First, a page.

He is a regular contributor to the WSJ op-ed section and his article is completely consistent with what I regularly read from him as a Bear customer. I have no idea whether the timing was manipulated or a complete coincidence.

My interest is informing readers about the housing market and panic. Malpass has been right for a long time and investors might want to pay some attention.

As usual, your comment captures the key issue for most observers, something that I apparently did not grasp when trying to discuss the substance of the article.


Bill aka NO DooDahs!

I would think the investors in the BSC funds were very happy with the Cayman Islands location while the fund was making money ... taxes have something to do with that?


As always, we are happy to have you stop by the site to clarify where I have gone wrong.

I admit that I got off on the wrong track, thinking that you were discussing substance, when I read the passage I quoted in my post -- "child-like","poor arguments", etc.

I can see that I was wrong because your comments got a big play in the financial media -- Dow Jones, Reuters, etc...

It sure is a good thing that I am not shooting for the audience big time, since I do a very poor job of it!

If you get around to it, would you please revisit the WSJ poll, something that you have cited numerous times. I believe your conclusion to be inaccurate, but as usual, I am willing to be corrected.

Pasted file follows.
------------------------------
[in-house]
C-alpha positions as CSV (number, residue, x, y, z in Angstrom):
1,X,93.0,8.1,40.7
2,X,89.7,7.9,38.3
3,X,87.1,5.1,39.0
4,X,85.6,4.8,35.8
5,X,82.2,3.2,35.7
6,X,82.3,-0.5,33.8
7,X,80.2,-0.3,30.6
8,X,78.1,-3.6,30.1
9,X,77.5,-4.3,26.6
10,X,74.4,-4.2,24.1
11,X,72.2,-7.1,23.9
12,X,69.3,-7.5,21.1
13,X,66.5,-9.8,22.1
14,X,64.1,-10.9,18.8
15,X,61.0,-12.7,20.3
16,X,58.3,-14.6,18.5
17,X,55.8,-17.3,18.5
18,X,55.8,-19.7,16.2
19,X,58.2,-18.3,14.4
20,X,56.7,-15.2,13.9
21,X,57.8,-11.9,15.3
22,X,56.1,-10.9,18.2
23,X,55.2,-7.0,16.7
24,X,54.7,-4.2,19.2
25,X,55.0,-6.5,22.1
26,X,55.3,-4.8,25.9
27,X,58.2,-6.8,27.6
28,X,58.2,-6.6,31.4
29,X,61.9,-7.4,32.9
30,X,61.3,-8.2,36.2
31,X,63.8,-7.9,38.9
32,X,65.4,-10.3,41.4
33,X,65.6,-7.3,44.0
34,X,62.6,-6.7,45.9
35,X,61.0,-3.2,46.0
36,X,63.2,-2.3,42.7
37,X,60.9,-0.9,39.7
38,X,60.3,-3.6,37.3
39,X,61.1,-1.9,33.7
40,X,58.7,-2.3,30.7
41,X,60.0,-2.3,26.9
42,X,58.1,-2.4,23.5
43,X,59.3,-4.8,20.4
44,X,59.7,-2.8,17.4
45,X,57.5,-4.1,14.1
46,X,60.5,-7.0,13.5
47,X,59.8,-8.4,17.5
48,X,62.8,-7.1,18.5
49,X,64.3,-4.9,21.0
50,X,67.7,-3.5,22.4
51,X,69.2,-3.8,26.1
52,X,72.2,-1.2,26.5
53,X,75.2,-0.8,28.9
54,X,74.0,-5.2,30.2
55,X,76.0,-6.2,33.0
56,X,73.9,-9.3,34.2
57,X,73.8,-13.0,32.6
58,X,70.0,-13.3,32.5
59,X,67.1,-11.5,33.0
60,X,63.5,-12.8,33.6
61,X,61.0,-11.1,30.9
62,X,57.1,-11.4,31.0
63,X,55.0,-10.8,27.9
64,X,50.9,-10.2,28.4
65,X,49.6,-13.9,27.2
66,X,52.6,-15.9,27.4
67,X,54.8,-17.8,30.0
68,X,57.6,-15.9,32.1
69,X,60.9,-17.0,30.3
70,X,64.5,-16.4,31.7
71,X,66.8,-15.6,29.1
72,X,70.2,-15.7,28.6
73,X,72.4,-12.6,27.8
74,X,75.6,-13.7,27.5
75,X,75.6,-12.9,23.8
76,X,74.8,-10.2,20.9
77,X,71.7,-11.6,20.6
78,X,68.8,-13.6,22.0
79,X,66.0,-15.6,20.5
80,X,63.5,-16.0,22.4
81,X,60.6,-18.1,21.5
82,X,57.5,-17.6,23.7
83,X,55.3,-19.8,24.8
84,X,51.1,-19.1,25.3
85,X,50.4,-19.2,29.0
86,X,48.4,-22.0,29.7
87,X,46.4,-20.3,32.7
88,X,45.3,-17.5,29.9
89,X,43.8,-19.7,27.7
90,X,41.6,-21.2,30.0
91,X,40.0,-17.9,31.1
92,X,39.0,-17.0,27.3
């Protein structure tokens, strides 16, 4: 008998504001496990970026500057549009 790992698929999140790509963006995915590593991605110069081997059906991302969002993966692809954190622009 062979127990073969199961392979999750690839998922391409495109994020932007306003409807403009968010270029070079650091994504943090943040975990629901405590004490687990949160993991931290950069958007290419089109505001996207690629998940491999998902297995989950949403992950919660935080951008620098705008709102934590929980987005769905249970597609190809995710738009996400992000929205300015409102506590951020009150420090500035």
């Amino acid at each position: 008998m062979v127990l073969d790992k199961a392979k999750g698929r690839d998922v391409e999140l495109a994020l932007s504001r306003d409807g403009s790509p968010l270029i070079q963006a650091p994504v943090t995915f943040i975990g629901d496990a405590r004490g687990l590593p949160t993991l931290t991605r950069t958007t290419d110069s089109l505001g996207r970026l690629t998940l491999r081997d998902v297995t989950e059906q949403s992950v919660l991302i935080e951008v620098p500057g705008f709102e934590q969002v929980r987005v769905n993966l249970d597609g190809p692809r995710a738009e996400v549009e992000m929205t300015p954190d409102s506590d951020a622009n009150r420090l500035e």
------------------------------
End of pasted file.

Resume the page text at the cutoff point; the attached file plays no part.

Barry Ritholtz

You completely misunderstood the point of that post: The entire WSJ Op-Ed struck me as utterly disingenuous.

For Bear Stearns to come out and claim "the Credit Crunch will be fine" -- on the EXACT SAME DAY they chose the Cayman Islands as the venue for the bankruptcy liquidation of their 2 hedge funds to "limit creditors' and investors' ability to get their money back" -- well, that simply struck me as unbelievably sleazy.

That was why the post was titled "The "Chutzpah" of Bear Stearns" . . .

Its about their audacity and gall -- not the substance of Malpass' column


I read Barry's blog because it's pretty entertaining, but I've really soured on his analysis over time. He strikes me as someone who has made up his mind and then hunts down data to support his viewpoint, rather than following the data to see where it goes. The WSJ poll is a perfect example.


Ritholz used to be quite good, but has suffered from a weird form of Stockholm syndrome, he has been captured by his own readers and has become the sort of blinkered bearish commentator he used to denigrate. The "You the man" type commentary from his readers simply reinforces this behaviour. He has sadly goe from a "must read" to a "why read?" Glad to say that a dash has filled the gap...